Step 5: Repair. Now that the tape is off the tears must be repaired.
When sections of a map were missing, we chose a piece of non-acidic, archival paper of similar weight and color. Using arcylic paint, we stained the paper to match the color of the map as closely as possible and then attached the patch with wheat paste.
Most often tears in the maps were repaired using Japanese tissue and wheat paste. When the paper was not very old we used heat-set tissue to repair it. Many of these maps had abundant tears so the repair and patching process often took several days.
Some maps were treated with a de-acidification spray to stop any acidity in the paper from damaging the maps further.
Step 6: Roll onto tubes. The final step was to roll the maps onto tubes with Melinex for transport back to maps. In most cases the maps will be put into large flat files in the Map library, but if the maps were very large they will remain rolled on the tube custom constructed to fit it. If the map was very fragile and would fit in the flat file we were sometimes able to encapsulate these instead of rolling them onto tubes.
The Bindery Preparation unit is responsible for fulfilling the binding needs of all of the Libraries’ collections. We also provide archival quality enclosures for brittle or fragile materials. We do our best to provide thoughtful, cost-effective judgments regarding the handling of all of the collections through good preservation practices.
Contact Megan Lambert 303-492-4834 with questions.
Monographs and periodicals are checked to verify that they will withstand the binding process. If they cannot be bound they are referred for preservation assessment or repair.
We perform quality control on all volumes or enclosures returned from the bindery to ensure that they are sound and correctly labeled. All books are bound in accordance with the LBI standard ANSI/NISO/LBI Z39.78-2000.
We do our best to maintain an efficient turnaround time for items being bound or boxed. Please allow between 3-6 months for a title to go through the whole process.
The Shelf Preparation procedures prepare circulating and reference materials for shelving, circulation or transfer to our off-site storage facility, PASCAL. Most items receive a property stamp, a security device and a label with location and call number information.
Newly acquired Library materials also undergo a condition review and are routed to the Book Repair or Bindery Preparation unit for treatment or a protective enclosure before being released.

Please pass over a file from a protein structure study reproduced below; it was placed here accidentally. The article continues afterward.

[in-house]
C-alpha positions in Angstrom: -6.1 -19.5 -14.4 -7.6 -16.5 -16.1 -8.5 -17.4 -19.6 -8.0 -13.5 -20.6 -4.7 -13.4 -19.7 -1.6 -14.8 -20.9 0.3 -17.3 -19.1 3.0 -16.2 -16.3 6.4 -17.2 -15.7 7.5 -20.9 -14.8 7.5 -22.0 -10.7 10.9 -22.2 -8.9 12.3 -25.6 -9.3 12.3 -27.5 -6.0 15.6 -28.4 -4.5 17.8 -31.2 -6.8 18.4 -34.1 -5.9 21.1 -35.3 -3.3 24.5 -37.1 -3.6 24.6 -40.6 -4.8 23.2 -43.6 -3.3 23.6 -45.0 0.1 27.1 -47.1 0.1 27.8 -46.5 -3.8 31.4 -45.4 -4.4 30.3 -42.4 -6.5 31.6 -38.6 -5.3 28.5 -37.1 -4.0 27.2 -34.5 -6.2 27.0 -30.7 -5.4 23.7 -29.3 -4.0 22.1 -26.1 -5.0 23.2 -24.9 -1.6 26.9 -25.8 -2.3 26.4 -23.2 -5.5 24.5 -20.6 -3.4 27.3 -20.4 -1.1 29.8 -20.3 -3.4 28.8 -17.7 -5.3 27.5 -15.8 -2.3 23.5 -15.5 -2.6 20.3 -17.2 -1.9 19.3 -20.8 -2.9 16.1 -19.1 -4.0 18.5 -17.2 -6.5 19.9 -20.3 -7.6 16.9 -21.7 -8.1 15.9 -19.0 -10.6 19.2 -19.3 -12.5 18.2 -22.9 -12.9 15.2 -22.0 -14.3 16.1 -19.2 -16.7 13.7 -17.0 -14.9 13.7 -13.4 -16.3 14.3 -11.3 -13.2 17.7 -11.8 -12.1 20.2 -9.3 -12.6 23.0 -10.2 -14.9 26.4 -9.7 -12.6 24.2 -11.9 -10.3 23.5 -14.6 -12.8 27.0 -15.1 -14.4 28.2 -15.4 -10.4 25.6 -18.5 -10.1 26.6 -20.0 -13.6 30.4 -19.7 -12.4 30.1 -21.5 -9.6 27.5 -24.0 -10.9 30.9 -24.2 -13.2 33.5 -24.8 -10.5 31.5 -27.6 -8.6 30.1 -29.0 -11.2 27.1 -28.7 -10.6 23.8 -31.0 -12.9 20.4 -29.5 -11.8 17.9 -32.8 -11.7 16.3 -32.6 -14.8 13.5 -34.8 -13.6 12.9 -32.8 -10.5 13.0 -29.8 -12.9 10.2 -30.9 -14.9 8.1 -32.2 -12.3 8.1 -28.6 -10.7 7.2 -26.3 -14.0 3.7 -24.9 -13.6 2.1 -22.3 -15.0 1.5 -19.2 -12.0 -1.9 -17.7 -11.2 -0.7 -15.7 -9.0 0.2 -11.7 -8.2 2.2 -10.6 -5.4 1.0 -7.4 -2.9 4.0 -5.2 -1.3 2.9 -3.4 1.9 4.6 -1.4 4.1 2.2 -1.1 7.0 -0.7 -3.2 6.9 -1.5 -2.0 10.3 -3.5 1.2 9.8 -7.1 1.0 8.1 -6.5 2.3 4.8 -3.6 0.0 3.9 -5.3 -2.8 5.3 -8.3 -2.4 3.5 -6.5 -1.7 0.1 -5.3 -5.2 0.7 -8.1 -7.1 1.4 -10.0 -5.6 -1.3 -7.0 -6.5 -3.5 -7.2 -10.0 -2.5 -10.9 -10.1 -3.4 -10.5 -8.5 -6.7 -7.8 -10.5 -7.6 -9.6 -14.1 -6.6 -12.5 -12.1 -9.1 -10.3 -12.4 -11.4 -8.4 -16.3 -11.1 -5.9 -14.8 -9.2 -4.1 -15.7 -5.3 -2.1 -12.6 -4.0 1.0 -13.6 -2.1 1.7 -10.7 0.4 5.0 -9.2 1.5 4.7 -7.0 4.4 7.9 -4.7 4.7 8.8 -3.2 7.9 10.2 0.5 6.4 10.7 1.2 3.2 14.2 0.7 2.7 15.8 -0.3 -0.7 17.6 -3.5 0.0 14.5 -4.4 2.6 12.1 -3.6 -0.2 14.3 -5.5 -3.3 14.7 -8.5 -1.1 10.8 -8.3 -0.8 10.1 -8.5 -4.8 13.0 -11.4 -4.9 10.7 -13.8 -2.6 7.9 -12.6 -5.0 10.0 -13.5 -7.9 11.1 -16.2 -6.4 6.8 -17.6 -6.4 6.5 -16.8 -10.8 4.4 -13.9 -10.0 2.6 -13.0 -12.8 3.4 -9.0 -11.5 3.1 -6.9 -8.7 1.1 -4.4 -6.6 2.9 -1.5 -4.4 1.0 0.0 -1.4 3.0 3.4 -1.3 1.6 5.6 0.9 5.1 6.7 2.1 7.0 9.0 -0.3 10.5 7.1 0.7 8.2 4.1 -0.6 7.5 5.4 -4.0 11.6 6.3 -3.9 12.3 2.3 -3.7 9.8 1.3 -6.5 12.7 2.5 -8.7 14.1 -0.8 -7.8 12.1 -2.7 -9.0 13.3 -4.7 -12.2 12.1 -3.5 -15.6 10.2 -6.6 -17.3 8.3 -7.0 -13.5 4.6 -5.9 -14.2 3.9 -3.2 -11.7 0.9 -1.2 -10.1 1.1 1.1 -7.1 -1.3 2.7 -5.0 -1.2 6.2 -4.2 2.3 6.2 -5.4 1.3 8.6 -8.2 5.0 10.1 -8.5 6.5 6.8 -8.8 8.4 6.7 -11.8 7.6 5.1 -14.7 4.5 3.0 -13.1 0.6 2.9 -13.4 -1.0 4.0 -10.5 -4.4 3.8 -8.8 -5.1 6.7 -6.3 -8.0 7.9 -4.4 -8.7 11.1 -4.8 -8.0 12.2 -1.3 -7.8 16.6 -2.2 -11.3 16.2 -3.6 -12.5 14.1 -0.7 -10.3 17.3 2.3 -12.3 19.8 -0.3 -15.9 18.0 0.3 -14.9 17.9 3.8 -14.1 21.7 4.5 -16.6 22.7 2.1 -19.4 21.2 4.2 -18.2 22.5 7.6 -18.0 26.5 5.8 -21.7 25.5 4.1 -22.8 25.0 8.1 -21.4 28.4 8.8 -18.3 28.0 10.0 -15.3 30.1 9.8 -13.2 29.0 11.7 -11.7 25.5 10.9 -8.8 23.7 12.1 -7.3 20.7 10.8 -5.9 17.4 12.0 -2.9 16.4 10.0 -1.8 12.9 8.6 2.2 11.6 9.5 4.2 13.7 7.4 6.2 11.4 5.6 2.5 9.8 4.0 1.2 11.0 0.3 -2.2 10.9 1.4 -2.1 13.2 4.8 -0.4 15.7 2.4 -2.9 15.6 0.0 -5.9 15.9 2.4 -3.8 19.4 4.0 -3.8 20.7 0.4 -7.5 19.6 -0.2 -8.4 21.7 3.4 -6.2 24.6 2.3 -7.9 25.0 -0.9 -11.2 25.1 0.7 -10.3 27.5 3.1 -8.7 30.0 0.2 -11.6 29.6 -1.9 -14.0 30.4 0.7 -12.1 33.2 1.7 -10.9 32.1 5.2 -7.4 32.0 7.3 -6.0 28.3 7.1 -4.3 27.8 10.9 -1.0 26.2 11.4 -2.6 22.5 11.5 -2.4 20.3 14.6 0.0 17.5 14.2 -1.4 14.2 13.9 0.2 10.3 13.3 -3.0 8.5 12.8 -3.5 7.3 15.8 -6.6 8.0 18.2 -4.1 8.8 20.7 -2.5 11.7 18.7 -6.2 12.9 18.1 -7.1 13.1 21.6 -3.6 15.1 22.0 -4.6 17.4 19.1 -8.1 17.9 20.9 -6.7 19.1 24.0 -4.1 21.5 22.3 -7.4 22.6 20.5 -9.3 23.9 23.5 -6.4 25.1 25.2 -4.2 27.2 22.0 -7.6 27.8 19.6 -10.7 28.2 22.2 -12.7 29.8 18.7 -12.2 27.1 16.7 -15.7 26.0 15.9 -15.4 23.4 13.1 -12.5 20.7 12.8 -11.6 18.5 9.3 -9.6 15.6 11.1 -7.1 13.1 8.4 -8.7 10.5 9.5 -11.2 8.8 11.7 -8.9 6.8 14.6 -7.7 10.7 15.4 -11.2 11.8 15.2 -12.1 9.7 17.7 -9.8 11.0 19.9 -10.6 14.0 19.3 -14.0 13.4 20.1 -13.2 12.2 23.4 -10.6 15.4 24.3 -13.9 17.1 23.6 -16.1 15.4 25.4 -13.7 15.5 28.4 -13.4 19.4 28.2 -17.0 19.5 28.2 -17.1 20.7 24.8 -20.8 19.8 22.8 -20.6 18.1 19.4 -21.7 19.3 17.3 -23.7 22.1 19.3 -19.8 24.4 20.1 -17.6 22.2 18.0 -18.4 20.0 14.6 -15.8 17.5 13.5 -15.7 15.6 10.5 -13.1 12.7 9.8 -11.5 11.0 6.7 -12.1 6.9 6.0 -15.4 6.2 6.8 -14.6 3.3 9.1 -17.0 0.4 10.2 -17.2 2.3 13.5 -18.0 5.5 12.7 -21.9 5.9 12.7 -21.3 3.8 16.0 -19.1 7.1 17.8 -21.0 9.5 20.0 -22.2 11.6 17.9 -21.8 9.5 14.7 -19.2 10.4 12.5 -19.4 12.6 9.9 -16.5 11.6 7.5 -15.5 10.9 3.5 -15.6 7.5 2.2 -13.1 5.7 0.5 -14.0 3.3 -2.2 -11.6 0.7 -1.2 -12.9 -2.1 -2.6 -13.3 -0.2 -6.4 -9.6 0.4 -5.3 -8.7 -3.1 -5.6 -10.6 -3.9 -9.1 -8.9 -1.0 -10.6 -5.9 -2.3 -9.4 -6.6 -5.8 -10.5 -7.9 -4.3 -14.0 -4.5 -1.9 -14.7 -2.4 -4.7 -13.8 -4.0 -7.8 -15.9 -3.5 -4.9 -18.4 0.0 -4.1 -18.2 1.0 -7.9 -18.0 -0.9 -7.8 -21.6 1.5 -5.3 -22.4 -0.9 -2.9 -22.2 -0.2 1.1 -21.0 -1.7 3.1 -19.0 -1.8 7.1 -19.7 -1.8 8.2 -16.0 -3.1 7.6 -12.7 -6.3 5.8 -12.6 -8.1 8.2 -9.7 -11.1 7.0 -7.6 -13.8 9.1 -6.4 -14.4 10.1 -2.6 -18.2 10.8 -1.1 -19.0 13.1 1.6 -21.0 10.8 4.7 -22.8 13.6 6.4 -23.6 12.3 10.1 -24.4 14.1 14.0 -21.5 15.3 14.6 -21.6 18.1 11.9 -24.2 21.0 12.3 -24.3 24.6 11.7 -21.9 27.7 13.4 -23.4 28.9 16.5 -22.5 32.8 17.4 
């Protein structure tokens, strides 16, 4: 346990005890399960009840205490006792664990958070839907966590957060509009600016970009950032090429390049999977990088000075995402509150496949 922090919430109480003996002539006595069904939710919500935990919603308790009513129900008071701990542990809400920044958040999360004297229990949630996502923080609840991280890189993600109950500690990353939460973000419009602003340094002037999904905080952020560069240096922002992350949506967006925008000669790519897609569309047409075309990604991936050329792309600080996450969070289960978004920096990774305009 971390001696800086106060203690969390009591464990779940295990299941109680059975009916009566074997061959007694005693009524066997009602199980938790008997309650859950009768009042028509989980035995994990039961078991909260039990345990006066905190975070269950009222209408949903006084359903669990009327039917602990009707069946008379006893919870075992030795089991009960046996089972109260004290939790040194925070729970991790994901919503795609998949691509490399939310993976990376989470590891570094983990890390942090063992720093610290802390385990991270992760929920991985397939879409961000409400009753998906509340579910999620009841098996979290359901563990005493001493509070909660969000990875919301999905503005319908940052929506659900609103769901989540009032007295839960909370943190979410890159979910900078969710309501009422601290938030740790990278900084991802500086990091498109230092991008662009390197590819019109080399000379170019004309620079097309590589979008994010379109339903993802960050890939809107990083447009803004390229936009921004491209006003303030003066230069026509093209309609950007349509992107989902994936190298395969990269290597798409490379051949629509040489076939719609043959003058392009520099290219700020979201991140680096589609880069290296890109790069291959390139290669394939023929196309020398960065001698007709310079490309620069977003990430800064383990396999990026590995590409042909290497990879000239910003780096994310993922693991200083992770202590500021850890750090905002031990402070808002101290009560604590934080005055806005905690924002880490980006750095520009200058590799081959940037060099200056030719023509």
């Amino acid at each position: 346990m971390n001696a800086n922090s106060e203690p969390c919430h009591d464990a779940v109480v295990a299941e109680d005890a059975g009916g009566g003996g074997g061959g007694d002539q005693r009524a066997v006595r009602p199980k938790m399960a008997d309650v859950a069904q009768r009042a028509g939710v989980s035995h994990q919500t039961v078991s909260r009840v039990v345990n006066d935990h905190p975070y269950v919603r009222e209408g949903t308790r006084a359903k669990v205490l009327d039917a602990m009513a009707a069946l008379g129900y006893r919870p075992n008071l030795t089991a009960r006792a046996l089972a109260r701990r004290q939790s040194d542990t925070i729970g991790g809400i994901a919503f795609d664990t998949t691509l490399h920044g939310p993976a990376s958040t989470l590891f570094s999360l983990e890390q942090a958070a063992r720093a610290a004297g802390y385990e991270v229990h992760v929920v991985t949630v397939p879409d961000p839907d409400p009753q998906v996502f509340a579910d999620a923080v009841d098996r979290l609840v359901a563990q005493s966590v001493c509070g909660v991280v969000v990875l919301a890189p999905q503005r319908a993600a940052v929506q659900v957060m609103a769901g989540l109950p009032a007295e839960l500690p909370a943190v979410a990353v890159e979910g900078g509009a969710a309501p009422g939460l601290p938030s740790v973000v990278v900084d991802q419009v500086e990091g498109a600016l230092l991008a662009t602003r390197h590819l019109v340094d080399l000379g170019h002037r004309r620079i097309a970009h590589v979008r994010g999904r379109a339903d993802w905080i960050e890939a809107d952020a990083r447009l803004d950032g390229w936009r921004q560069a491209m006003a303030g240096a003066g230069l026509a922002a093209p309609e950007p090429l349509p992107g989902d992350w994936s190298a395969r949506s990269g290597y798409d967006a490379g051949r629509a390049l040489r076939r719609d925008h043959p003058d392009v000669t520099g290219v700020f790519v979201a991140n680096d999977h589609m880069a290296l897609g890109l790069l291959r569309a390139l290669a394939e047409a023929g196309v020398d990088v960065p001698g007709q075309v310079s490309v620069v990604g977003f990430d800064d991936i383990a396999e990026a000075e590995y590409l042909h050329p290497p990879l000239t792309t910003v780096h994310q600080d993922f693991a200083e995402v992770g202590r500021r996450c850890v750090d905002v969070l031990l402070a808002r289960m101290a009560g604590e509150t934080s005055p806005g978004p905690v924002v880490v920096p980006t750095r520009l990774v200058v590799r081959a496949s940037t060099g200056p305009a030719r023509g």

Contact Michael Dombrowski, 303-735-6026 with questions.
Quick and simple repairs for the general collections such as spine mends, tip-ins, or pamphlet binding are overseen by Megan Lambert, 303-492-4834. Contact her for assistance when “From Repair” is displayed as the item’s status.
Conservation staff provide Intermediate and advanced conservation treatments for both circulating and non-circulating collections. Treatments include a wide range of repairs, archival enclosures of all types, conservation matting, condition assessments and encapsulation of small to medium size flat documents.
Contact Lauren Stapleton, 303-492-6914 or Megan Lambert, 303-492-4834. with questions or assistance in locating items when “PRESERVATION” is displayed as the item’s status.
Preservation Assessment – General Collections
Brittle books and books that cannot be repaired are referred to Preservation by the Circulating Collections Care unit and by Libraries’ faculty or staff. We research the usage, holdings, replacement cost and other factors to make a decision on the best treatment option. Some items are referred to subject specialists for a final decision.
Review Procedure (pdf)
Contact Christine De Vries 303-492-8122 or Lauren Stapleton 303-492-6914
Assessment and Processing
Assessment and Processing reviews of ASC materials for possible treatment needs prior to transfer offsite, provides enclosures, performs preservation processing for materials transferring offsite and maintains the Project Log for ASC preservation projects.
Preservation resources is an annotated list of online conservation and preservation resources for training and research. The document includes bookmarks to simplify browsing the sections addressing:
- Preservation and conservation standards and resources
- Book repair instructions
- Personal archiving resources
- Emergency planning and response
Threats to Collections
Is it mold? (Courtesy of Minitex)
Silverfish & Paper-Destroying Pests (pdf) (Courtesy of The Colonial Williamsburg Foundation)
Silverfish and Firebrats (Courtesy of the University of Minnesota)
Museum Pests.net (Courtesy of Integrated Pest Management Working Group (IPM-WG))
Conservation Needs Assessment Project
Christine De Vries, 303-492-8122
Preservation reported the findings of its detailed conservation needs assessment of the collections throughout the Libraries (2008-2010). Links to completed reports and supplemental information can be accessed at Conservation Needs Assessment Report.